The United Arab Emirates (UAE) has deployed combat aircraft to Libya and Eritrea to combat Islamist militants and support its forces in Yemen. The base in Libya appears to have been established at the beginning of this year. According to IHS Jane’s Defence Weekly, Airbus Defence and Space satellite imagery shows the construction of buildings in March this year at Al-Khadim Airport in Marj province around 100 km from Benghazi. By the end of June, hangars and a new ramp had been built. The New Arab reports that equipment for the new base began arriving in February. Numerous aircraft were seen in the satellite imagery at Al-Khadim, including several Air Tractors, a couple of UH-60 Black Hawks, two Il-76s, an Il-18 and two unmanned aerial vehicles (UAVs). DefenceWeb

Jihad, Revolt and Self-defence Grip Central Mali
As the conflict in northern Mali endures, another hot spot south of the Niger river is attracting increasing attention. It involves two main areas in the centre of the country: the Macina heartland [Fulani historical-political region, between Mopti and Segou] and the Hayré [northeast of Mopti]. The wave of dissent began shortly before the French military intervened against jihadis who had taken control of northern Mali in 2012. In early 2013, Amadou Kufa, a Fulani Islamic preacher from central Mali and an ally of Iyad Ag Ghaly [leader of Ansar Dine, one of three jihadi groups in the north], summoned his fighters to expand south beyond the area under the jihadis’ control. That triggered the French-led Operation Serval in 2013. When the Islamist coalition was ousted from the cities it controlled, including Gao, Timbuktu and Kidal, jihadi activity was reconfigured. Kufa, now allegedly commanding the katibat [brigade] called Ansar Dine Macina (formerly Front for the Liberation of Macina), still leads violent actions in central Mali. Mail and Guardian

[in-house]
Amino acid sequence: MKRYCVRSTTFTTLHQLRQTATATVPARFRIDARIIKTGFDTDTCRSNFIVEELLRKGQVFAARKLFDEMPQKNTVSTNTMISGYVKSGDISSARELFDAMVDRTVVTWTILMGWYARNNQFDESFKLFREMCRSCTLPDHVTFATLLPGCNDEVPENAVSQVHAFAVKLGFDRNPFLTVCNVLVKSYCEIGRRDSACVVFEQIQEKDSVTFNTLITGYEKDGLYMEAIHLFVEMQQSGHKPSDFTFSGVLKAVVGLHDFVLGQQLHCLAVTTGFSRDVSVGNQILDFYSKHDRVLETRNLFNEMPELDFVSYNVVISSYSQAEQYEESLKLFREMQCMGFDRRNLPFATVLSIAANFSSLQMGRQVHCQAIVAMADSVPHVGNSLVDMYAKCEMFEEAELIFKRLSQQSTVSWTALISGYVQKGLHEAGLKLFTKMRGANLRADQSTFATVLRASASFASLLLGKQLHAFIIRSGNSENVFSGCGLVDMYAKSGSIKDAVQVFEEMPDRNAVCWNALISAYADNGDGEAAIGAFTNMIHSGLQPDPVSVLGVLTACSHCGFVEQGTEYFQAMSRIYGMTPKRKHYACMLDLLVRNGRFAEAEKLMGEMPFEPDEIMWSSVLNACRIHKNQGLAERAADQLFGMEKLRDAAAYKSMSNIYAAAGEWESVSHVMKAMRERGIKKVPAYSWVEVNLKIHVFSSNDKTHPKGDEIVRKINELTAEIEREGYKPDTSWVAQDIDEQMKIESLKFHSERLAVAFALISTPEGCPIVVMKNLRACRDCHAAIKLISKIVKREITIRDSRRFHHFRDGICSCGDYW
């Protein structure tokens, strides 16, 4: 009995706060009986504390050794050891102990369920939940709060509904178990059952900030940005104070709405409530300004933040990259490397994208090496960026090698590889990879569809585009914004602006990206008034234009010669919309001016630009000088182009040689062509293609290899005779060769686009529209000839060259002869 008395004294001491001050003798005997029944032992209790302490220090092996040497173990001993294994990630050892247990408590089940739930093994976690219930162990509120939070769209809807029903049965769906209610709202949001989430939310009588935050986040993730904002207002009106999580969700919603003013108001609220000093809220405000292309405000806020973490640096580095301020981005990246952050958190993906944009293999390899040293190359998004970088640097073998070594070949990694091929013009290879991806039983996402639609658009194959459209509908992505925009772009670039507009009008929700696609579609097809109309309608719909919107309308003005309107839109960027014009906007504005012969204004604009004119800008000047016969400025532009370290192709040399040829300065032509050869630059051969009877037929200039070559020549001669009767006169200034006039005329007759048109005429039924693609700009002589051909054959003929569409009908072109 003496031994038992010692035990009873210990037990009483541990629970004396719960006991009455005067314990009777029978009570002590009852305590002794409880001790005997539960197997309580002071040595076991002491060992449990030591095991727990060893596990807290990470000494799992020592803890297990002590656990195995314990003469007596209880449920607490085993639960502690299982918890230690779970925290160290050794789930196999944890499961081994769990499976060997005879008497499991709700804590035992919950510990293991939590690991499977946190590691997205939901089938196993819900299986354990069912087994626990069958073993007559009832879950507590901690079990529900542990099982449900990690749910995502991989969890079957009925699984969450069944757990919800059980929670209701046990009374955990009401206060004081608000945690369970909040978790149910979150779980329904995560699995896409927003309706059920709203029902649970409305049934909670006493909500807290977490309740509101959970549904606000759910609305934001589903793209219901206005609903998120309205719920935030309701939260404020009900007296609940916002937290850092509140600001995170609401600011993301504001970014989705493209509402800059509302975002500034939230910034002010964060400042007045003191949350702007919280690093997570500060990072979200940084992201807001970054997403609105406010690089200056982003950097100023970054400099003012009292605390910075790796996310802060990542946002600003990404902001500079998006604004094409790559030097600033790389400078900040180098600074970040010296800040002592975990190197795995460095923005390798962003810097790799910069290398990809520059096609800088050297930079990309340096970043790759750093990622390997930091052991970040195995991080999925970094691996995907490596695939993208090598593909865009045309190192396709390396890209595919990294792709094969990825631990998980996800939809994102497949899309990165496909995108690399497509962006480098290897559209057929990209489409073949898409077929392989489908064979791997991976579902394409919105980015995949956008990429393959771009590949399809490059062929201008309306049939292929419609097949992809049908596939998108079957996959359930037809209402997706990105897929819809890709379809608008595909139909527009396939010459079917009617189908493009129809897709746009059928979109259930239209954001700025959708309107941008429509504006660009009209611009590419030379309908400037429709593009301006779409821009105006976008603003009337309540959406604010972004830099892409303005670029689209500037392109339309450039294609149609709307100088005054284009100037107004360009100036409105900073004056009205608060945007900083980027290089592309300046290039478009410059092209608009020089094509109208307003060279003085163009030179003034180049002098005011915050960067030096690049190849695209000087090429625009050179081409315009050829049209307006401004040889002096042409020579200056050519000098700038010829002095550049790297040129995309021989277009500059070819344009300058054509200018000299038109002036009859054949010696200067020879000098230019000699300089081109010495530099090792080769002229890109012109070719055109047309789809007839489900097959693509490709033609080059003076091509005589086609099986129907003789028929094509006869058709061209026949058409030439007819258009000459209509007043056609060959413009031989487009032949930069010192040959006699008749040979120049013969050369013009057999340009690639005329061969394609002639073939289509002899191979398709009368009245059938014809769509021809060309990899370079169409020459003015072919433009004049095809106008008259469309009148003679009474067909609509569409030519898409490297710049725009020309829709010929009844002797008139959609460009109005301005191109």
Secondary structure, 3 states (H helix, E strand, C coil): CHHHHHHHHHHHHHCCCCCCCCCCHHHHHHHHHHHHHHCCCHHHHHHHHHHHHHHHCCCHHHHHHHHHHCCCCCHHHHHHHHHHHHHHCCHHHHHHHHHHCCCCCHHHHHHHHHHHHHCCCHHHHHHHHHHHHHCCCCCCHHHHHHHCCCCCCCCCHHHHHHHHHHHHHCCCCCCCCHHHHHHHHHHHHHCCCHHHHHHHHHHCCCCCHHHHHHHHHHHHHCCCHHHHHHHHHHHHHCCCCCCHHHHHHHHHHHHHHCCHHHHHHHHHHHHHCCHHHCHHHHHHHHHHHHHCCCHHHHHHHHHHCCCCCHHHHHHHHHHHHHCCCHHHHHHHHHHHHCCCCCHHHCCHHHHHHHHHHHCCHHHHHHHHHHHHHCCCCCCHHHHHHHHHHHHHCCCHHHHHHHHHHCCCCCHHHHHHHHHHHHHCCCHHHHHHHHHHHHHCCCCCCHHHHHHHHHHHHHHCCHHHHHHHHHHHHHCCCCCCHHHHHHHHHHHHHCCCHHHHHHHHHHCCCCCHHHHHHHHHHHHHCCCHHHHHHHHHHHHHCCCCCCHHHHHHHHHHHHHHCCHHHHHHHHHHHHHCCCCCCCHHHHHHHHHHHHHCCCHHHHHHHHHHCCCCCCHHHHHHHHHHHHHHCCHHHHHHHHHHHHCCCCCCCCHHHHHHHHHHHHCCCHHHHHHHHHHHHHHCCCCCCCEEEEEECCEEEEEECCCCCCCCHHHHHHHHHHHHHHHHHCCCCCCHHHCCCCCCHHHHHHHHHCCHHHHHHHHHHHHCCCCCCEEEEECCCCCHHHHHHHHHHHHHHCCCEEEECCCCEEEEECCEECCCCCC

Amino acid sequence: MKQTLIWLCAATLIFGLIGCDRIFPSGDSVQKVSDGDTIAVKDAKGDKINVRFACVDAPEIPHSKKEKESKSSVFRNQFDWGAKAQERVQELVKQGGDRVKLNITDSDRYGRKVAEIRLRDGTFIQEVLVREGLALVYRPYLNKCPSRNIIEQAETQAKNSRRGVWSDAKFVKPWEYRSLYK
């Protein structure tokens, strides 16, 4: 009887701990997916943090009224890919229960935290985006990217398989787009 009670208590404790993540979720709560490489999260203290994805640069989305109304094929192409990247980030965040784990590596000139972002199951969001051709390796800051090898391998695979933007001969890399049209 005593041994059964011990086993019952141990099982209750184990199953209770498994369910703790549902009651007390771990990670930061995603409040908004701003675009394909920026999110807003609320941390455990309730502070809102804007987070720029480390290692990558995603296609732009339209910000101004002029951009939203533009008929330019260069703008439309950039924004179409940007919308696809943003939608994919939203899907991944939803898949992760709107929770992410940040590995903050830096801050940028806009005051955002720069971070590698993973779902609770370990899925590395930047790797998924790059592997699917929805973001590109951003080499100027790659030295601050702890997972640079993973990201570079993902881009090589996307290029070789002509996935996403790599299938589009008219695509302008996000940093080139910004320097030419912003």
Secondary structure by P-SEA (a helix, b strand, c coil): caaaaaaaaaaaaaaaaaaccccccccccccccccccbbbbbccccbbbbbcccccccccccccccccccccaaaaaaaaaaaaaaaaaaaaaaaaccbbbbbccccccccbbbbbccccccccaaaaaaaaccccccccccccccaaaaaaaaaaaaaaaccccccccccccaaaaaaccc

Intense Lobbying for Amina’s AU Job Bid Enters Second Leg
The second leg of shuttle diplomacy to campaign for Foreign Affairs CS Amina Mohamed’s candidacy for African Union Commission chairperson begins this week. Kenya has put up spirited and well-funded campaigns for Mohamed. At least 35 of the 53 member countries will have to vote for her if she has to occupy the seat. Nineteen Comesa countries have pledged their support. Deputy President William Ruto returned to the country on Saturday after lobbying West Africa and parts of East Africa. “This is part of President Uhuru Kenyatta’s commitment to ensuring African institutions have robust leadership that delivers on the continent’s agenda, including the ambitious Agenda 2063,” State House said on Sunday. “Kenya remains encouraged by progress made in the campaigns. The EAC endorsement followed that by Comesa and Somalia’s announcement of the first vote at the election.” The Star

Kenya to Miss November Deadline to Close Somali Refugee Camp